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Whooping cough cases could reach 'epidemic levels'


Sonoma County's whooping cough outbreak may have started in south Sonoma County, but has rapidly spread and is nearing epidemic levels, according to health officials.

Karen Holbrook, Sonoma County's interim health officer, said cases of pertussis, commonly called whooping cough, began showing up last year in Marin County and this year health officials have seen an unusually high number of cases in south county. "Now it is geographically all over the county," she said.

The Sonoma County outbreak is a reflection of a statewide trend that has 2014 on pace to surpass 2010, when the disease was officially declared an "epidemic" by state health officials. In 2010, Sonoma County had 238 confirmed cases of the disease. Through March of this year, there have been 199 confirmed cases.

The Petaluma City Schools District could not provide the number of confirmed cases in the district, but Tricia Rast, director of special services, did acknowledge, "We're seeing more cases than last year."

The district has been diligent about following county recommendations to combat the spread of the disease, and has sent out its own advisories warning parents of the increase in pertussis cases. "We are trying to make parents aware of the disease and its symptoms," Rast said. "We want to make sure people have as much information as possible. We are advising that if anyone has any of the symptoms, they go to a doctor sooner rather than later."

She added that the district is also stressing that children who come down with symptoms stay home until they recover.

Holbrook said the majority of the cases reported in the county were among high school students, although several have also been found among junior high school students.

While the seems to be primarily among older students, Holbrook said a strong emphasis has been placed on protecting infants because they are the most susceptible to complications from the disease. "Babies are at the highest risk," she said. "Our focus is on protecting the infants."

Holbrook said the best prevention is for expectant mothers to get vaccinated. "It is the best way to get the antibodies to the baby," she said. Once the baby is born, everyone associated with the infant should be vaccinated and anyone with any whooping cough symptoms should stay away from the child.

In 2010, 10 infants died of pertussis, however none were in Sonoma County, which hasn't seen an infant die from the disease since 2007. Last year there was one reported infant death in California.

Holbrook said a spike in whooping cough was not unexpected nor unusual, but the severity of the outbreak is abnormal. "We are seeing people getting ill who had previously been vaccinated," she observed. "The immunity does wane over time. It is an illness that comes in waves every three to five years. We were set up for another peak, we just didn't expect it to be so severe."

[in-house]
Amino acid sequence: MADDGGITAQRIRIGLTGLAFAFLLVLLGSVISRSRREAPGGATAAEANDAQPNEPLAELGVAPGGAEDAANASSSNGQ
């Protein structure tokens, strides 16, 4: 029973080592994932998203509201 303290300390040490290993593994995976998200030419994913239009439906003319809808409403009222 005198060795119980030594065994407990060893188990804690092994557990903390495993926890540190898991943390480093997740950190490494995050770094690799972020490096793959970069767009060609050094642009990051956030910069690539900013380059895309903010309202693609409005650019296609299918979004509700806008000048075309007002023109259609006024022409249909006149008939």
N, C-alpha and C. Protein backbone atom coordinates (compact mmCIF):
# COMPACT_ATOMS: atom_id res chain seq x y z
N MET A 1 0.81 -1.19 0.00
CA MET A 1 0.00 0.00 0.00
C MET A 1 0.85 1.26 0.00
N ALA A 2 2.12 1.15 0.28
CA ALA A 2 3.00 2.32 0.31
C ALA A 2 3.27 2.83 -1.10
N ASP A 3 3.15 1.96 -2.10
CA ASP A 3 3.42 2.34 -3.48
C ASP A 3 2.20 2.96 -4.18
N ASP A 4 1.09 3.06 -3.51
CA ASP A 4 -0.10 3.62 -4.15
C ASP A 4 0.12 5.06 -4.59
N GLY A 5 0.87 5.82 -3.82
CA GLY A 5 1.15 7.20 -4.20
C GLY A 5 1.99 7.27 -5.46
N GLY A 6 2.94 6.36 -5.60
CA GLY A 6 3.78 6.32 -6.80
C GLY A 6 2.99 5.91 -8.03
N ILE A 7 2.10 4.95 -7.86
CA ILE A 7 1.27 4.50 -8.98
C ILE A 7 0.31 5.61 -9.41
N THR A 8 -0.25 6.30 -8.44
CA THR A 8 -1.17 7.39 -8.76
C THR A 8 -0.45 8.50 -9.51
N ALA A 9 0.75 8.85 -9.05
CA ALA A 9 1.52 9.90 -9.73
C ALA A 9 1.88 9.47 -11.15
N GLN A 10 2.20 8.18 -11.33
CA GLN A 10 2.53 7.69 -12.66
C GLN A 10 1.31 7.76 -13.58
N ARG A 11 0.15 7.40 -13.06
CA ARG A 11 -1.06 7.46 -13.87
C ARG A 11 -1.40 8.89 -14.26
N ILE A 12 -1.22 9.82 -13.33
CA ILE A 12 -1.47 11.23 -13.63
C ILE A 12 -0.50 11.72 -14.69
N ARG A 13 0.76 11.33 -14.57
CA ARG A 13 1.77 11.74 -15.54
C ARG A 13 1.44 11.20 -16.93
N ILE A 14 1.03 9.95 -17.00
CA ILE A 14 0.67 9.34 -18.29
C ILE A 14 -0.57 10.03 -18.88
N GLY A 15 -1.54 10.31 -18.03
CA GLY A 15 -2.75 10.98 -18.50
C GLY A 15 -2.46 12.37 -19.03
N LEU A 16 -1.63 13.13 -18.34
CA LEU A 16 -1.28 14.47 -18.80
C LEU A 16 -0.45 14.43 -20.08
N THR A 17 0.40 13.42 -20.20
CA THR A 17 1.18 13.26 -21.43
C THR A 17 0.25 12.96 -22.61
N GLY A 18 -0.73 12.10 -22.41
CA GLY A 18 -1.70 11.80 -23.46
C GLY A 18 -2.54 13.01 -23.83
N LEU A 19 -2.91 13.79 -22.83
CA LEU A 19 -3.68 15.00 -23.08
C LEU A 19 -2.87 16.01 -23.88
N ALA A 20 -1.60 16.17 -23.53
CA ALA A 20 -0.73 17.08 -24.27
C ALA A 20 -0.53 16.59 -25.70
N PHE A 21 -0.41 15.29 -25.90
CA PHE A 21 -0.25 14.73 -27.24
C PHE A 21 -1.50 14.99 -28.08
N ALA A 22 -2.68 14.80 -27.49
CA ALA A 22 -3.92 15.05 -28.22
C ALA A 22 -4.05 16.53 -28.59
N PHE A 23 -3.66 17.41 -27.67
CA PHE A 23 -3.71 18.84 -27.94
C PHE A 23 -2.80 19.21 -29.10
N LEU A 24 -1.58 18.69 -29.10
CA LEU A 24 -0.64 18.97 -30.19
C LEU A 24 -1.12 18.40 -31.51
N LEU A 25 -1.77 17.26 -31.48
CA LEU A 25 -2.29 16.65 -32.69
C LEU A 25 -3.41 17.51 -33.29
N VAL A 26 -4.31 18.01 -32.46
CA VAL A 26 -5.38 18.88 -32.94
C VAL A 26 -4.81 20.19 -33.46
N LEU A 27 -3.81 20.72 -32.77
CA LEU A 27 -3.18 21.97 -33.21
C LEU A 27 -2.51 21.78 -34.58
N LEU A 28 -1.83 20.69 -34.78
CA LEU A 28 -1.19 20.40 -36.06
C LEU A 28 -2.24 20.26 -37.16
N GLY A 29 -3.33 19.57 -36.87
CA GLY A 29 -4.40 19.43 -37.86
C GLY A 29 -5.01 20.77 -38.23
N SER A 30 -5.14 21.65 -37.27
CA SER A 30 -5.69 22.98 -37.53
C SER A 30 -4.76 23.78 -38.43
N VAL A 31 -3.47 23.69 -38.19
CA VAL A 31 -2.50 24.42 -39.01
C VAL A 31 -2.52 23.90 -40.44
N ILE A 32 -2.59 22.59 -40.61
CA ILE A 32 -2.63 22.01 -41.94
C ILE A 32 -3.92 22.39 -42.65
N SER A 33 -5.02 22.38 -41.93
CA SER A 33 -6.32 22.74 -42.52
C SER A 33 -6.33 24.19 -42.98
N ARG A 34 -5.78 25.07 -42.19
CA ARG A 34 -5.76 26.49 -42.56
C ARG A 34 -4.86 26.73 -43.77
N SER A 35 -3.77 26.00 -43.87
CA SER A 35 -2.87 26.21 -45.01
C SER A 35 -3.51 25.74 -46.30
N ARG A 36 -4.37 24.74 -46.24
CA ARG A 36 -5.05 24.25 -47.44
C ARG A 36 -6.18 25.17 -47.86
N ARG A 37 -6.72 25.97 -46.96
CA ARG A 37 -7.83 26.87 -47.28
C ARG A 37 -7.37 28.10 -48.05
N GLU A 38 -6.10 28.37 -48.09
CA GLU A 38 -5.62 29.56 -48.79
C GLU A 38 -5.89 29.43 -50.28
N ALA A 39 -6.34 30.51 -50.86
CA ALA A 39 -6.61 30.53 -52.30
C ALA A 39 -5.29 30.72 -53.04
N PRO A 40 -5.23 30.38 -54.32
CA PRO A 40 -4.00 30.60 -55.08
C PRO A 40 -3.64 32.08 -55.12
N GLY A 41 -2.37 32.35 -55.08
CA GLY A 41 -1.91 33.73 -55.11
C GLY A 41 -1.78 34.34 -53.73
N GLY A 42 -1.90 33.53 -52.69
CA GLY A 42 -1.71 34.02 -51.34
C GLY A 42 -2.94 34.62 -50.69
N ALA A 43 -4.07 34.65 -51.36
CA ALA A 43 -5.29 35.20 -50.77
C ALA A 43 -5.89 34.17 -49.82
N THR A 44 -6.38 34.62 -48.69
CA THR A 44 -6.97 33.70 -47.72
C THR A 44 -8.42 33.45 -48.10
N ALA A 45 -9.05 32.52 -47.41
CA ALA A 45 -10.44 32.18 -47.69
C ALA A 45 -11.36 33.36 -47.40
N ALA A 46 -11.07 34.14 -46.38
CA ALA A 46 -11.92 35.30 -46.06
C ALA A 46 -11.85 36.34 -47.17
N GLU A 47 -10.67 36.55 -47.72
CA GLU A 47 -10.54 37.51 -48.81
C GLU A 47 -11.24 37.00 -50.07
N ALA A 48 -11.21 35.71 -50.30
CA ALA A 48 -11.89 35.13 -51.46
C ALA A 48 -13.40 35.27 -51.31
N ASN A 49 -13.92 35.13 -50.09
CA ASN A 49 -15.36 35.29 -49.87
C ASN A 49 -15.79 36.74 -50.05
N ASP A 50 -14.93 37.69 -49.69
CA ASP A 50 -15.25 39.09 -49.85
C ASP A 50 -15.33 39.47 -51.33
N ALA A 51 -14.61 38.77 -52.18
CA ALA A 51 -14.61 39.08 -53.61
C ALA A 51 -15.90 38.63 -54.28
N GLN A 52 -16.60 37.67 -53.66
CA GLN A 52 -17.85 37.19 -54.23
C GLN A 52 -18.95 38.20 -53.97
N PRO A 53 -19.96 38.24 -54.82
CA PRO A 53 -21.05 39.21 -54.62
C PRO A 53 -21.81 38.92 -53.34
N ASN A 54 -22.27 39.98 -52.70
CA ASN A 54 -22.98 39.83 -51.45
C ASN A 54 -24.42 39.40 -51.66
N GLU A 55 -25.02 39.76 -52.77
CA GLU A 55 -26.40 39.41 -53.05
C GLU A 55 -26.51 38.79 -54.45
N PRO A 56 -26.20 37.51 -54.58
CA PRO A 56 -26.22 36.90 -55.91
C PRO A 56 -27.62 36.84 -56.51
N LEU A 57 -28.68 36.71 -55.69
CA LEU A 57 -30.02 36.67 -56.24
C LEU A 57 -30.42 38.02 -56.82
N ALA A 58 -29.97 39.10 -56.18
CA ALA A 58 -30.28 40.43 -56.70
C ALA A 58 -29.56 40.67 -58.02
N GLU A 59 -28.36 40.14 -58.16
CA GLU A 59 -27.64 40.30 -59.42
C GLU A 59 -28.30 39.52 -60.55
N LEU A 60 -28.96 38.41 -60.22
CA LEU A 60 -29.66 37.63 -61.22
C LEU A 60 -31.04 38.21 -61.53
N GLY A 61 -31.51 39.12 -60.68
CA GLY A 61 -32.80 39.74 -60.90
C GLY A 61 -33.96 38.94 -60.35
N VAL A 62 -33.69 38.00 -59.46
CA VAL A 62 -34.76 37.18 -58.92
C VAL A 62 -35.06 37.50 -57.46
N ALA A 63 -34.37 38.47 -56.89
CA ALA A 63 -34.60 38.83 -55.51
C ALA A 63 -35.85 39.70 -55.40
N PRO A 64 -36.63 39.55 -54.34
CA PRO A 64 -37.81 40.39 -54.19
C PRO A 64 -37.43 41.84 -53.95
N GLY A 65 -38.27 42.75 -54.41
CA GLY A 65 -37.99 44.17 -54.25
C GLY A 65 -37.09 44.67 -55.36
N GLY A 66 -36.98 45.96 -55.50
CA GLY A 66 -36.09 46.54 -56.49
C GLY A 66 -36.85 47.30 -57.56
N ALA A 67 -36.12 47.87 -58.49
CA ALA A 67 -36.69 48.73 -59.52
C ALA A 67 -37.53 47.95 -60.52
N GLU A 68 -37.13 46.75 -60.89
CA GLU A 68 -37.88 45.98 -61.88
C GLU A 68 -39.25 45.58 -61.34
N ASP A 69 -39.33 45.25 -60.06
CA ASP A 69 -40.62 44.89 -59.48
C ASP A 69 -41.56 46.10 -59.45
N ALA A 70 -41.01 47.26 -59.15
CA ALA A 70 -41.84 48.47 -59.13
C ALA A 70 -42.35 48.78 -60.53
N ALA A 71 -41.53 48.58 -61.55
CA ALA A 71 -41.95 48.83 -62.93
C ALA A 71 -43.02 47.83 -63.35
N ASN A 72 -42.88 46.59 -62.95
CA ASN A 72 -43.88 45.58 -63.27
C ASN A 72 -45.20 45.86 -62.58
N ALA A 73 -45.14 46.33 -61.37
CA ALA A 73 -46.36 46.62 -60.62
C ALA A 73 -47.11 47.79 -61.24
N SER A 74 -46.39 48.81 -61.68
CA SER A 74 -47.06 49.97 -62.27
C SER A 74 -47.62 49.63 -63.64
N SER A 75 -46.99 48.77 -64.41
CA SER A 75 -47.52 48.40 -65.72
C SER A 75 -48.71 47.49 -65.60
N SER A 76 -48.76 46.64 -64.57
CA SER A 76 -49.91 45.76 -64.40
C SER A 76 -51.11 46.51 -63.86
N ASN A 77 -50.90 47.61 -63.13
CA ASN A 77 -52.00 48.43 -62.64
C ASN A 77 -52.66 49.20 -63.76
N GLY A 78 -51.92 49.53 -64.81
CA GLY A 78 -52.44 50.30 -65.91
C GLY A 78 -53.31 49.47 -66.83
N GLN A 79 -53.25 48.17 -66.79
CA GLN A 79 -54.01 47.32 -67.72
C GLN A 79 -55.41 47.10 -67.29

She noted that the immunity could be wearing off for students who received their last booster shot in junior high school and that could explain why the outbreak seems to be centered in the high schools.

Health officials recommend children be vaccinated at ages 2 months, 4 months, 6 months and again between the ages of 15 to 18 months. A booster is recommended between the ages of 4 and 6 years, and in California, students are required to get another booster vaccine before they begin seventh grade.

Parents can opt out of the school vaccination requirement by filling out an exemption form. Rast said "the majority" of the students in the Petaluma City Schools District have been vaccinated for the disease.

Holbrook pointed out that, while the percentage of incidents of pertussis is higher among unvaccinated persons, the vast majority of confirmed cases involved people who were up to date with their vaccinations. County statistics show that among all conformed cases of whooping cough, 88 percent of the patients were up-to-date with their vaccinations, 8 percent were unvacccinated and 4 percent were unknown.

Holbrook cautioned that pertussis is highly contagious. According to public health officials, there are especially high rates of transmission among household and school contacts, especially among students participating in extracurricular team activities.

Pertussis is an infection of the respiratory tract caused by a bacteria that spreads when an infected person coughs or sneezes. In the early stages, symptoms include a runny nose, sneezing, low-grade fever and mild cough. This stage is followed by explosive coughing outbursts that can often end with a high-pitch whoop, which gives the disease it common name. The coughing spells can be accompanied by vomiting and fever persists throughout the illness. Although the disease is treatable, symptoms may persist for several weeks or even months.

Holbrook said if a child shows any signs of pertussis, they should be immediately checked by a physician, stay home from school and stay away from infants.

(Contact John Jackson at johnie.jackson@arguscourier.com)